Feinstein researchers highlight breakthroughs in brain tumor treatments

Rose Weldon
From last year's Brain Tumor Biotech Summit (from left to right), Dr. Steven Kalkanis; Dr. John Boockvar; Dr. William Curry; and Marc Symons. (Photo courtesy of Northwell Health)

Physicians from the Feinstein Institutes for Medical Research in Manhasset and the Donald and Barbara Zucker School of Medicine at Hofstra/Northwell in Garden City, have co-authored a comprehensive update on biotechnology breakthroughs in brain tumor research.

The paper, entitled “Update on Glioma Biotechnology” and cowritten in collaboration with the department of neurosurgery at Lenox Hill Hospital in Manhattan, is a culmination of all three institutes’ neuro-oncology research and emerging therapies, much of which was presented at the 2019 Brain Tumor Biotechnology Summit at Lenox Hill, according to paper coauthor Dr. John Boockvar, who serves as vice chair of neurosurgery at Lenox Hill Hospital and co-director of the Feinstein Institutes’ Brain Tumor Biotech Center.

“The goal of the Brain Tumor Biotech Summit is to provide a forum that encourages collaboration between cancer specialists, biotechnology and pharmaceutical industry leaders, and the investment community in order to promote innovation and advance emerging therapies for brain tumors,” Boockvar said. “With our published work, my colleagues and I have provided an update regarding emerging therapies for brain tumors, including receptor targeting, methods for improved blood brain barrier disruption with intra-arterial drug delivery and other innovative intraoperative techniques and technologies.”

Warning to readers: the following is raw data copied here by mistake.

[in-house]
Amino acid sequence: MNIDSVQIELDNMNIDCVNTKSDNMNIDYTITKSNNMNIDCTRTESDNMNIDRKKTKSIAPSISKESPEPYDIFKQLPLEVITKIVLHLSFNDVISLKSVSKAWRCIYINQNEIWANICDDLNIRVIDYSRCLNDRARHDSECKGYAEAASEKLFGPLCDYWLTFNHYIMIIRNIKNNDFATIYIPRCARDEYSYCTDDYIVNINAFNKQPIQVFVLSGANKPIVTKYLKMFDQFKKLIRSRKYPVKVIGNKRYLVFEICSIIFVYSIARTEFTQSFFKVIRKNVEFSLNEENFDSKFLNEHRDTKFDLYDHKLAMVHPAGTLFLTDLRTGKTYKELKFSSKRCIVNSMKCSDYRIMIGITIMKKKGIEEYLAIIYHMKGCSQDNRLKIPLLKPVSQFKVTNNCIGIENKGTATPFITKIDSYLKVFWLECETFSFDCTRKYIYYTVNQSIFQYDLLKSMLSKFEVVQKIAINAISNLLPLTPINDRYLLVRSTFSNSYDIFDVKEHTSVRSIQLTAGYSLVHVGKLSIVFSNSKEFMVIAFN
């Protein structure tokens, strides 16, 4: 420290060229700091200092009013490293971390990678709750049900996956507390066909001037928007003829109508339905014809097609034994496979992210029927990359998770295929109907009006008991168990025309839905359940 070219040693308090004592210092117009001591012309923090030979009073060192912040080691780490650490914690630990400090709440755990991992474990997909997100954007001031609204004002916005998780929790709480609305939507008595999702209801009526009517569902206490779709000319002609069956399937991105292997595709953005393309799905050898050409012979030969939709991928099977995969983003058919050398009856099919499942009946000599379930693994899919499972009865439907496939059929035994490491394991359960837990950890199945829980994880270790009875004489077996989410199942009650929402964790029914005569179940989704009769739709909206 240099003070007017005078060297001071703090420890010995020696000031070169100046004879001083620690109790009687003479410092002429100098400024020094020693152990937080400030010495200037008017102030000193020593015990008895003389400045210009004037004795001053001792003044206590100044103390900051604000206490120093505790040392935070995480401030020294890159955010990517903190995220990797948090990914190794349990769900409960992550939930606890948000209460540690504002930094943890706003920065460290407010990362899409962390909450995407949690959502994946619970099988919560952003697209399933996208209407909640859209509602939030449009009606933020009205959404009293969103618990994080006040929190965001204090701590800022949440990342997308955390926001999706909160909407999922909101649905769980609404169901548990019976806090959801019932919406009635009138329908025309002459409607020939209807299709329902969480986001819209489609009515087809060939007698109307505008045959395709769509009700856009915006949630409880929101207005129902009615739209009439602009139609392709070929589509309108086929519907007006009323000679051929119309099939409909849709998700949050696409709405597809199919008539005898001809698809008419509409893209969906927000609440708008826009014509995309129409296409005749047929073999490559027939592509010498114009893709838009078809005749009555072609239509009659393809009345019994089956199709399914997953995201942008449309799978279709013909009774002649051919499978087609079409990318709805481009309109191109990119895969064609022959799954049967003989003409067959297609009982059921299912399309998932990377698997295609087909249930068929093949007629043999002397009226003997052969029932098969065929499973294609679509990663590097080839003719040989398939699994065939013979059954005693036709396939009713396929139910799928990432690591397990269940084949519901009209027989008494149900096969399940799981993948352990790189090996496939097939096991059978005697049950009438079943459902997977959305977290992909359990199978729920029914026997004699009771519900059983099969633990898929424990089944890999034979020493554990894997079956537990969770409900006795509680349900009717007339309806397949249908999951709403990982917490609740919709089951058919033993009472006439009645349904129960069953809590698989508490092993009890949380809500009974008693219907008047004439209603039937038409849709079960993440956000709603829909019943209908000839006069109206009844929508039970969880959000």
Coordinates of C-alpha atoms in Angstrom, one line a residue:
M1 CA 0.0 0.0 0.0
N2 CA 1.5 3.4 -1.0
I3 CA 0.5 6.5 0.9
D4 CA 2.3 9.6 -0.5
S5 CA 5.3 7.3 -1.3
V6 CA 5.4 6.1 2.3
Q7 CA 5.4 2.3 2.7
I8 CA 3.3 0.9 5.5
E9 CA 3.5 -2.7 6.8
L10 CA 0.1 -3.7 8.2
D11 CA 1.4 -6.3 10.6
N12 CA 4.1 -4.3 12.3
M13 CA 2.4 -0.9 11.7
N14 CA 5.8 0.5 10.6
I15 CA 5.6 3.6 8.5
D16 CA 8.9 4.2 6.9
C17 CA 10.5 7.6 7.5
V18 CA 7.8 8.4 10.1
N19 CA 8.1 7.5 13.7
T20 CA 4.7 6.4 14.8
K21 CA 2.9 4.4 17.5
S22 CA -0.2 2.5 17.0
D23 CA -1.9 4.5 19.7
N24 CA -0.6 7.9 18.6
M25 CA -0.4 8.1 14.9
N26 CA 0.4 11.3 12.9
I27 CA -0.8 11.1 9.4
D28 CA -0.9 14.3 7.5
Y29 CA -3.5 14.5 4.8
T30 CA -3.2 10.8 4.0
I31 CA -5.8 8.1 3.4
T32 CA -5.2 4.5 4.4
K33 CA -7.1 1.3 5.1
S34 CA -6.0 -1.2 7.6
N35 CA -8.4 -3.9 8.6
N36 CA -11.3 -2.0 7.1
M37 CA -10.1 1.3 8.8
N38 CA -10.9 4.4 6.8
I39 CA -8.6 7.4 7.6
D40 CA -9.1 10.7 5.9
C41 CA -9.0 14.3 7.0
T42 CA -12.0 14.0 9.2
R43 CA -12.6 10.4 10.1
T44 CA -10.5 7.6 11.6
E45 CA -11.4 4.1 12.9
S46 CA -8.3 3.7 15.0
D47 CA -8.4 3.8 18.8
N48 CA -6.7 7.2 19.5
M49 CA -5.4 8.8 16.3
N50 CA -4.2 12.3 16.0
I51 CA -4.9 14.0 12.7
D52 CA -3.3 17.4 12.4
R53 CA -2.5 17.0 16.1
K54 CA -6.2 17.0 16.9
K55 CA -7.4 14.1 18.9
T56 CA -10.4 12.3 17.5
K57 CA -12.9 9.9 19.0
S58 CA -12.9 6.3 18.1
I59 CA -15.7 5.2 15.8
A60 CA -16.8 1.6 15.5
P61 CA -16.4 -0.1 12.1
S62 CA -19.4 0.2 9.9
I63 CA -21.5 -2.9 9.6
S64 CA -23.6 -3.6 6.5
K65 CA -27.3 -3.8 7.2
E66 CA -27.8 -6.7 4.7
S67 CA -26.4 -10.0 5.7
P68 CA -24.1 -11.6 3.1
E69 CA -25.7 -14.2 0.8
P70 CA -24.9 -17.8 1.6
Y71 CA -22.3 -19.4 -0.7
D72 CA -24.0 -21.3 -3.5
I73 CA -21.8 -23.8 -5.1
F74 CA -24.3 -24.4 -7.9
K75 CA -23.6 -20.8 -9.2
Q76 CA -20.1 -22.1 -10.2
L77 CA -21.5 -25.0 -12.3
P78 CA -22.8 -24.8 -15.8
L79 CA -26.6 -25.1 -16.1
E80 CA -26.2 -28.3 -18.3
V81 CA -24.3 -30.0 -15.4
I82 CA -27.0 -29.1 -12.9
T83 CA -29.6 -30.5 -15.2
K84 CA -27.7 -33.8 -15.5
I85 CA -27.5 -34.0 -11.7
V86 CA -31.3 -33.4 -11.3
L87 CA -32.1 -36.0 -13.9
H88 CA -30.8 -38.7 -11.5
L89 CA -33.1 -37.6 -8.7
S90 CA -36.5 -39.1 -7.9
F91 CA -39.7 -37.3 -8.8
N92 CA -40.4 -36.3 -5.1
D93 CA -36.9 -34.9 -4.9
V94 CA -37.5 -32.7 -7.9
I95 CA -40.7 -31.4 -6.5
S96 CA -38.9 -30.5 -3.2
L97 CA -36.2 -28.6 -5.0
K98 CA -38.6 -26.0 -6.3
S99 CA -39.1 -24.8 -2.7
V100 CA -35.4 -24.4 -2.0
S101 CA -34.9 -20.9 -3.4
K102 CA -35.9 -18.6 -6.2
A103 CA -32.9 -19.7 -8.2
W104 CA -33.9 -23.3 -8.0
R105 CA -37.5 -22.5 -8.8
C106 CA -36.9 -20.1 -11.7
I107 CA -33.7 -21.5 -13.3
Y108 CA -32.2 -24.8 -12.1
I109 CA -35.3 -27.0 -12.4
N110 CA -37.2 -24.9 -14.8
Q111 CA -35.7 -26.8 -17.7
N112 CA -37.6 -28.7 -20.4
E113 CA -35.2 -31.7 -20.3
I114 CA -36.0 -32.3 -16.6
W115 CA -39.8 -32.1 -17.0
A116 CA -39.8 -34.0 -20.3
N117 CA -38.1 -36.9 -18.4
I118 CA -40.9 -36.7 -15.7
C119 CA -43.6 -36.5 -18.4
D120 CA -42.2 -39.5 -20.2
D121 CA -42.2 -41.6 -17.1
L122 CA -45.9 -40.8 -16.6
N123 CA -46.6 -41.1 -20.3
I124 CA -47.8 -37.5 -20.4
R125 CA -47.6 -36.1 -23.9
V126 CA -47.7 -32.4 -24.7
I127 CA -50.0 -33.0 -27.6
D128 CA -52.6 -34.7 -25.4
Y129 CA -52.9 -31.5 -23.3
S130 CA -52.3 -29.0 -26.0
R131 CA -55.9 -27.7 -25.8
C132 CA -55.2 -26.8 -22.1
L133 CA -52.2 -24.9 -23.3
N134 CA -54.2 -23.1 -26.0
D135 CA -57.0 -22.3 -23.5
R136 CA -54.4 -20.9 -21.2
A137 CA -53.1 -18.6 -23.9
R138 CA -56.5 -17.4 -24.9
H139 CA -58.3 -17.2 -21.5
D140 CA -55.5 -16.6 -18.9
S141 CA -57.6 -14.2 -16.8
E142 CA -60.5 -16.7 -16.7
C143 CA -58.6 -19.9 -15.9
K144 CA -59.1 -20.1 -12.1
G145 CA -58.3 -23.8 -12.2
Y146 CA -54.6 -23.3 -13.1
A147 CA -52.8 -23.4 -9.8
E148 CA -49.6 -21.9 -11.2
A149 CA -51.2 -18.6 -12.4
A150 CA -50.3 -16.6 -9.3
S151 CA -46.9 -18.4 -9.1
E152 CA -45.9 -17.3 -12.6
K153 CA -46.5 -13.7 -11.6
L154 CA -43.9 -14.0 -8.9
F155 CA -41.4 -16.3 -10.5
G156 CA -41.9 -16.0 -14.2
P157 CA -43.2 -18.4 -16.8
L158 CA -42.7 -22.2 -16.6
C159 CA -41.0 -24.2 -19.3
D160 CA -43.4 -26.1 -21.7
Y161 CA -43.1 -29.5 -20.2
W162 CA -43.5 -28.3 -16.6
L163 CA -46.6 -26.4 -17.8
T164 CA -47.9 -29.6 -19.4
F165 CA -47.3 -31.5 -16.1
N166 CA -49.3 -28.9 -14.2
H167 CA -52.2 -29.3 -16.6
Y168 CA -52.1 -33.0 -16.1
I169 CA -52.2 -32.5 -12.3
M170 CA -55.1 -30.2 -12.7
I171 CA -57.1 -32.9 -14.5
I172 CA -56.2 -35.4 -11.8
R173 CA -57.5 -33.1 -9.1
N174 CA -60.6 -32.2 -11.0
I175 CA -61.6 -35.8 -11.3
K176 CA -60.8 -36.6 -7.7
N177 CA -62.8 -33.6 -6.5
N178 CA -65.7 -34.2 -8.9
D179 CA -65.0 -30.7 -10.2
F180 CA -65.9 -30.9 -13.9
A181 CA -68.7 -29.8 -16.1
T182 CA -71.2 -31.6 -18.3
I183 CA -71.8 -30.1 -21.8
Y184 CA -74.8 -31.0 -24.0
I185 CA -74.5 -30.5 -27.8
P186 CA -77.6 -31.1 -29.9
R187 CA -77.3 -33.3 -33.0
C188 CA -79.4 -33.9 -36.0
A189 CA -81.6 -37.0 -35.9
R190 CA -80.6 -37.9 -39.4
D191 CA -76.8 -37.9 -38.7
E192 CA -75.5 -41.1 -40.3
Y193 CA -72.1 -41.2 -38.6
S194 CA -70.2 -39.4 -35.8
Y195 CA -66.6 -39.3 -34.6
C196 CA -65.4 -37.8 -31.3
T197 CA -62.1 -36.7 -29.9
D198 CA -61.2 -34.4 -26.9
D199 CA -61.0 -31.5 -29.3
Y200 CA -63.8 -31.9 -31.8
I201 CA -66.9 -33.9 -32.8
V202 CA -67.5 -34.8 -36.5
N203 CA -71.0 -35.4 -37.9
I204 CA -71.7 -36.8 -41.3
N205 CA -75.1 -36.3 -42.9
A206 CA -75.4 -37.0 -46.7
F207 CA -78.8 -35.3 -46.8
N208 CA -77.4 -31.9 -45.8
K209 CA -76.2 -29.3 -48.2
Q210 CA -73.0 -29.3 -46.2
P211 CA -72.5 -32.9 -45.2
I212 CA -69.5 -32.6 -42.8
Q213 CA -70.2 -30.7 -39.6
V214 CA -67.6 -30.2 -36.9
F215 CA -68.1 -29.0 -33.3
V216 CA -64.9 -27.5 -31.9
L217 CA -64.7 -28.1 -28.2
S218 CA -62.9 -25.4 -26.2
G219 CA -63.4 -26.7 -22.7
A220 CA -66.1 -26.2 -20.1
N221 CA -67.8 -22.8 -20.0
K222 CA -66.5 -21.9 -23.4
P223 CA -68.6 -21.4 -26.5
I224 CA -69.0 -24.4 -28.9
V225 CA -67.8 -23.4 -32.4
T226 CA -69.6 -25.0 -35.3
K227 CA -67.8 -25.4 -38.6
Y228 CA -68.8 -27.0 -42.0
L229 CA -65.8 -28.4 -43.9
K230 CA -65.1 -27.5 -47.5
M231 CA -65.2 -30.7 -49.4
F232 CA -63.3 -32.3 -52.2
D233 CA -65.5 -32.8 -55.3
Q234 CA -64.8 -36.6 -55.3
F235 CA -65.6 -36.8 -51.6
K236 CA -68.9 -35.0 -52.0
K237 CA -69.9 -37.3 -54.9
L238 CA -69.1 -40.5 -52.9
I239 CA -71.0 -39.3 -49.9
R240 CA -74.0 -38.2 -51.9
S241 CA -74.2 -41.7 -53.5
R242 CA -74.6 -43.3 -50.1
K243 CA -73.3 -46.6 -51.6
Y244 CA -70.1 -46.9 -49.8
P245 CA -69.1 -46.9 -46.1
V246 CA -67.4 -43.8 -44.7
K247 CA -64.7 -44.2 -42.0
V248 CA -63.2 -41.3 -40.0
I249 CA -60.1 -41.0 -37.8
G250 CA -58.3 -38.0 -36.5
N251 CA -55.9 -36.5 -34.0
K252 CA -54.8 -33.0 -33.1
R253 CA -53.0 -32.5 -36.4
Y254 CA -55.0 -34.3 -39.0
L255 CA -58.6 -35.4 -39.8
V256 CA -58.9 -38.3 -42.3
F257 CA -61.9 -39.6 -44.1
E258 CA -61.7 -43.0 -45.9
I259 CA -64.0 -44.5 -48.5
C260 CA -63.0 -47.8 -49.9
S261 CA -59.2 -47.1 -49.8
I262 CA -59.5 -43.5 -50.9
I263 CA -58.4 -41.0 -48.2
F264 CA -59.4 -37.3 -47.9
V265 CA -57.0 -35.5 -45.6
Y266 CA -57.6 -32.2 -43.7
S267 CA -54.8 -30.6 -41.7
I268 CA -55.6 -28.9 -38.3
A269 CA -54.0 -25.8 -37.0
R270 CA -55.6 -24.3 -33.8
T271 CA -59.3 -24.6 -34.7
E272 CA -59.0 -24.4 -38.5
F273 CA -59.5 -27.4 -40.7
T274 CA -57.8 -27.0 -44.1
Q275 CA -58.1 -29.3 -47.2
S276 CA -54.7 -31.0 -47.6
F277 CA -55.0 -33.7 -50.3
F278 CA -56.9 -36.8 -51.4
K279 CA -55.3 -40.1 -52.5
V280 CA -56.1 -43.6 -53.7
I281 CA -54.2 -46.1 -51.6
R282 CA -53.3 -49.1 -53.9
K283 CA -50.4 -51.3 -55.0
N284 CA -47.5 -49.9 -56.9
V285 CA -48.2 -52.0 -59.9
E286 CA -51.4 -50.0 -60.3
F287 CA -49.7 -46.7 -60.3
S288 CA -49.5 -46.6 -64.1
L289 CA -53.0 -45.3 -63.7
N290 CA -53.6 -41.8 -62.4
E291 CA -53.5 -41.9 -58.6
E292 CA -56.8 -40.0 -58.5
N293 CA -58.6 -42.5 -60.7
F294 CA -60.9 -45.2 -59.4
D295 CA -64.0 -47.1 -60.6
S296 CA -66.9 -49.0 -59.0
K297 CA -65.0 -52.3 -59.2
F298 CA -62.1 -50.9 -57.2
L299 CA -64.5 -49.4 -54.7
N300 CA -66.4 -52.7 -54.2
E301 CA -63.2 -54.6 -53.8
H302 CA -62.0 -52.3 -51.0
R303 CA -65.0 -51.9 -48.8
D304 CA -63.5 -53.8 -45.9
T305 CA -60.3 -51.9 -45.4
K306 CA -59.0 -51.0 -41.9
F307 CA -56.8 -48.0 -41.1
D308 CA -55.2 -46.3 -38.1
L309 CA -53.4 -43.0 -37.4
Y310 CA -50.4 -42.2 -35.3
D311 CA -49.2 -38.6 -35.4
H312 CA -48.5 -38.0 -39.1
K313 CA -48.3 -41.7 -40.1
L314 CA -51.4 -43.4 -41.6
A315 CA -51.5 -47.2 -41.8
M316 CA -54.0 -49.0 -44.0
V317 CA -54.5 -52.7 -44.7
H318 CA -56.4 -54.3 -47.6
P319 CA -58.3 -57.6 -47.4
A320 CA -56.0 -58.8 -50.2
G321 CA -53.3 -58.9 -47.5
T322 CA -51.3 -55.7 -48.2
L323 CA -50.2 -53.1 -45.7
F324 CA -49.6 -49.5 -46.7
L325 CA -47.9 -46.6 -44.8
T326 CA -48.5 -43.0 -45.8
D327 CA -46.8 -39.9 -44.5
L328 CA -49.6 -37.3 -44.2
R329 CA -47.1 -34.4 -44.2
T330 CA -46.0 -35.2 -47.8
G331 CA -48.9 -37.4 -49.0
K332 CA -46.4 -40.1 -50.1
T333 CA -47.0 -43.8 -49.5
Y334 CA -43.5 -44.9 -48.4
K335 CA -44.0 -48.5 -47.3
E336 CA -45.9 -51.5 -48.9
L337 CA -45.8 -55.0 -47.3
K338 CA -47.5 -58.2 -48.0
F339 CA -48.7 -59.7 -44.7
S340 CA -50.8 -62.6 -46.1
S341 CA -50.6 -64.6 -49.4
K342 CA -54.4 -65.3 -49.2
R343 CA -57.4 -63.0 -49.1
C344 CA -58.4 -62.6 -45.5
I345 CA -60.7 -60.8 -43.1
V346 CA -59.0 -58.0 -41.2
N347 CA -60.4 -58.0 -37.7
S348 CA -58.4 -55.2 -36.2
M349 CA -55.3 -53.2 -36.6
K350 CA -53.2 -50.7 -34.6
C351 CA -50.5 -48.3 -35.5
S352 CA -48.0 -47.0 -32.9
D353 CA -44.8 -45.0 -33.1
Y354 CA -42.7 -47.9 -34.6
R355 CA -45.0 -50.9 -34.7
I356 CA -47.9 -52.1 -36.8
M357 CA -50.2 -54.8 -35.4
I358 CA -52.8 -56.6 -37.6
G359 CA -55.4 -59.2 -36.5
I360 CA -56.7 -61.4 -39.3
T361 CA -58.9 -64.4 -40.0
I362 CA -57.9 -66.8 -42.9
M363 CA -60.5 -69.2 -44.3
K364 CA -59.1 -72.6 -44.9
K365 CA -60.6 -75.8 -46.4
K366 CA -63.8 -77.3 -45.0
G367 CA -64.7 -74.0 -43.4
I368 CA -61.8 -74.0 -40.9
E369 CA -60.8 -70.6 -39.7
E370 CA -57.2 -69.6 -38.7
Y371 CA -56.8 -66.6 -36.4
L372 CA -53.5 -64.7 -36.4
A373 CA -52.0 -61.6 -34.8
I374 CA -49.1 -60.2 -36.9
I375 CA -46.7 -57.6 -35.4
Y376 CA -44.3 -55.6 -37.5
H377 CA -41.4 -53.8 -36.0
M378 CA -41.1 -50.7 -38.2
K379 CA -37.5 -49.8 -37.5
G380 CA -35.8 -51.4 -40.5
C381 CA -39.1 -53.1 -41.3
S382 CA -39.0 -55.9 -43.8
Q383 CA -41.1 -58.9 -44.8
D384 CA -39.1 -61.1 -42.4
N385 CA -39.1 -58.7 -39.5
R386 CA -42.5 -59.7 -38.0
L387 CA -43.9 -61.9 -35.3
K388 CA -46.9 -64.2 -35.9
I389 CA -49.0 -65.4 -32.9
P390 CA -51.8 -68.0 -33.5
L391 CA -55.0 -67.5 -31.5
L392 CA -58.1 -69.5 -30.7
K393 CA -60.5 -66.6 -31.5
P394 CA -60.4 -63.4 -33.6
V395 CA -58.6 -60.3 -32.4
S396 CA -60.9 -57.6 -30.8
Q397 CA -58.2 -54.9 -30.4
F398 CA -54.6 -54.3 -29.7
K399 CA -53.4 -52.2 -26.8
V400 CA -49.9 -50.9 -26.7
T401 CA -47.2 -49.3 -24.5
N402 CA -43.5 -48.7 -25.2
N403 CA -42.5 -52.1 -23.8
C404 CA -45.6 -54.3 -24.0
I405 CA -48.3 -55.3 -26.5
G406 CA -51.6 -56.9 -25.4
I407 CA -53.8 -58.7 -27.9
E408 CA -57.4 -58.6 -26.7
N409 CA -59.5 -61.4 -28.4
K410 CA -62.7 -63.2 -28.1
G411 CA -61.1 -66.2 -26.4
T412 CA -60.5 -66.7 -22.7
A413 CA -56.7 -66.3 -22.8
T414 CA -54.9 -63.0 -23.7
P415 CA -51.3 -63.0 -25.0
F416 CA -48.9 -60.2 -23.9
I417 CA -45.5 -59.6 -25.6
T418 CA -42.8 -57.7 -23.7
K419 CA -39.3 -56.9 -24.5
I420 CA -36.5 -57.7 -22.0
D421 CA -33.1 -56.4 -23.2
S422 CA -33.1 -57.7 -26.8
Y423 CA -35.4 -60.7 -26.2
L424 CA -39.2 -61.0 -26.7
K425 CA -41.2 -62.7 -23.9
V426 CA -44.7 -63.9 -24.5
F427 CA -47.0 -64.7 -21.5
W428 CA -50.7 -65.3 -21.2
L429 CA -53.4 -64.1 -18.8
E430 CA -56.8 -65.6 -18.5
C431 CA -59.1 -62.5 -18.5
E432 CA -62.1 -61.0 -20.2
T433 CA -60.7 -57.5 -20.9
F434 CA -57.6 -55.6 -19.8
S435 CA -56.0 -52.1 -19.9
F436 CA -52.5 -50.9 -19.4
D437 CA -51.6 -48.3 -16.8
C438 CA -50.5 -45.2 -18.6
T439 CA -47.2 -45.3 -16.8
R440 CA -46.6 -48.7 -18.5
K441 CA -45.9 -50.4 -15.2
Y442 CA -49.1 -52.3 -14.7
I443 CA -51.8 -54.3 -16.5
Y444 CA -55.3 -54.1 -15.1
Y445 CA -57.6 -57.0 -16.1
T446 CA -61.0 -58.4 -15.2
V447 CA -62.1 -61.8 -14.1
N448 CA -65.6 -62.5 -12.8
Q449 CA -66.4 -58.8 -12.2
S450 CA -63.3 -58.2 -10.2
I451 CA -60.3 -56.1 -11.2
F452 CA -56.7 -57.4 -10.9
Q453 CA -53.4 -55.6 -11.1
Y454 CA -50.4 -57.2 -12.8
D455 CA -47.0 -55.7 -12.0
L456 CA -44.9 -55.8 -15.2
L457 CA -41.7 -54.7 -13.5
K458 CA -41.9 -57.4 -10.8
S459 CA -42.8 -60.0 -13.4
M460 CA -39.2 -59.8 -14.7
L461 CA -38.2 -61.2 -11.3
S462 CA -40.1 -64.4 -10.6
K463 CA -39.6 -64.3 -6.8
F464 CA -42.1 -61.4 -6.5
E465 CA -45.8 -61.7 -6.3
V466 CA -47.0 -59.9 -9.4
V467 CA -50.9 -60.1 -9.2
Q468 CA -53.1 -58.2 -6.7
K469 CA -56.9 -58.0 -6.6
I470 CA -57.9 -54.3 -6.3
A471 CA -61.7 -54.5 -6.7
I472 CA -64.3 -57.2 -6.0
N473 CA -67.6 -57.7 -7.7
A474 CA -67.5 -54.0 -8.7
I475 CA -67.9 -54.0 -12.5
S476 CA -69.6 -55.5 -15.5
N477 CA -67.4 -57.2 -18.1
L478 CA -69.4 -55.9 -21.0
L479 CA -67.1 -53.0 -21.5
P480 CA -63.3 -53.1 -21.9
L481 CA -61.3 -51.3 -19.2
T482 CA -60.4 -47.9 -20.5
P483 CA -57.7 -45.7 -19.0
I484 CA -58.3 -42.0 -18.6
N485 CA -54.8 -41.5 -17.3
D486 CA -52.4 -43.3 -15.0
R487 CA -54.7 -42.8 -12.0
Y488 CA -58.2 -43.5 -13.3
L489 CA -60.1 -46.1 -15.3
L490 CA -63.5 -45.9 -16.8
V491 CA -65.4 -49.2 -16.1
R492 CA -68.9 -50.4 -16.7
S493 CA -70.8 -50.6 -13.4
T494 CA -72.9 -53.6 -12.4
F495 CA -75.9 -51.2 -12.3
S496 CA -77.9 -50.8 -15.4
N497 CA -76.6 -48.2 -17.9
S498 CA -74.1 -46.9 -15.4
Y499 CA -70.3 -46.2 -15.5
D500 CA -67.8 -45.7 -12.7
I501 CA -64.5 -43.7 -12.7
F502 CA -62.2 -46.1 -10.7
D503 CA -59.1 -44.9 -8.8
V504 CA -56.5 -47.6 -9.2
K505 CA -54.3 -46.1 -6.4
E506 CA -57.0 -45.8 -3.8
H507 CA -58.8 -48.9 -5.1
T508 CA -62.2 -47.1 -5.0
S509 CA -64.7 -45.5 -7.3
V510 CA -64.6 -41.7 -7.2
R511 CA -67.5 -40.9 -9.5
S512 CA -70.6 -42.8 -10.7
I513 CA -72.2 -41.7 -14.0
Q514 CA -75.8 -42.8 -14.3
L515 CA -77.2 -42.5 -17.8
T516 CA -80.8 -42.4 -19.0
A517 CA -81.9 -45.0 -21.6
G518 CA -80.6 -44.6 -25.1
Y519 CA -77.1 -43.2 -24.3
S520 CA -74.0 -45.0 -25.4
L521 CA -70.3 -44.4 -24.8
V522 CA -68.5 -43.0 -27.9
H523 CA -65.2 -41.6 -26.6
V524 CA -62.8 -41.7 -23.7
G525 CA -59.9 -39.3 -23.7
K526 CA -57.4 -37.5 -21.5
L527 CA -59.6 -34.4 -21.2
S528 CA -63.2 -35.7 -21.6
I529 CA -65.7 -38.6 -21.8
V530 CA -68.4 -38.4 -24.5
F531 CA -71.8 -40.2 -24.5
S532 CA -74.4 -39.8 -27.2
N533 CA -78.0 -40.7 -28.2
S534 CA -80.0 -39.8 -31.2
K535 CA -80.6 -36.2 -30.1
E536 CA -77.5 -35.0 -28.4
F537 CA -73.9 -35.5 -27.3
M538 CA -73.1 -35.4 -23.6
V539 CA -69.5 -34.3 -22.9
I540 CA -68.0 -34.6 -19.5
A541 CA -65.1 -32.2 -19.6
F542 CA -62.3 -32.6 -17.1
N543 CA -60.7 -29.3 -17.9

The report discusses the progress that has been made in brain tumor biotechnology and highlights innovative advances in the treatment of malignant brain tumors, with new information regarding various therapies used, including updated results, along with detailed information about new and ongoing clinical trials.

“Dr. Boockvar established an interdisciplinary effort to ignite progress in brain tumor research,” said Dr. Kevin J. Tracey, president and CEO of the Feinstein Institutes. “This review highlights the potential for collaborative strategies, offering hope new therapies may be on the horizon for patients with glioblastoma multiforme.”

“Update on Glioma Biotechnology” was co-authored by Marc Symons of the Feinstein Institutes; Madeline Abrams and Dr. Christopher G. Filippi of the Zucker School of Medicine;  and Mona Li, Sherese Fralin, Tamika Wong, Noah Reichman, Dr. Nitesh V. Patel, Dr. Randy D’Amico, Dr. David Langer, Dr. Deepak Khatri and the aforementioned Boockvar of Lenox Hill Hospital.

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Rose Weldon

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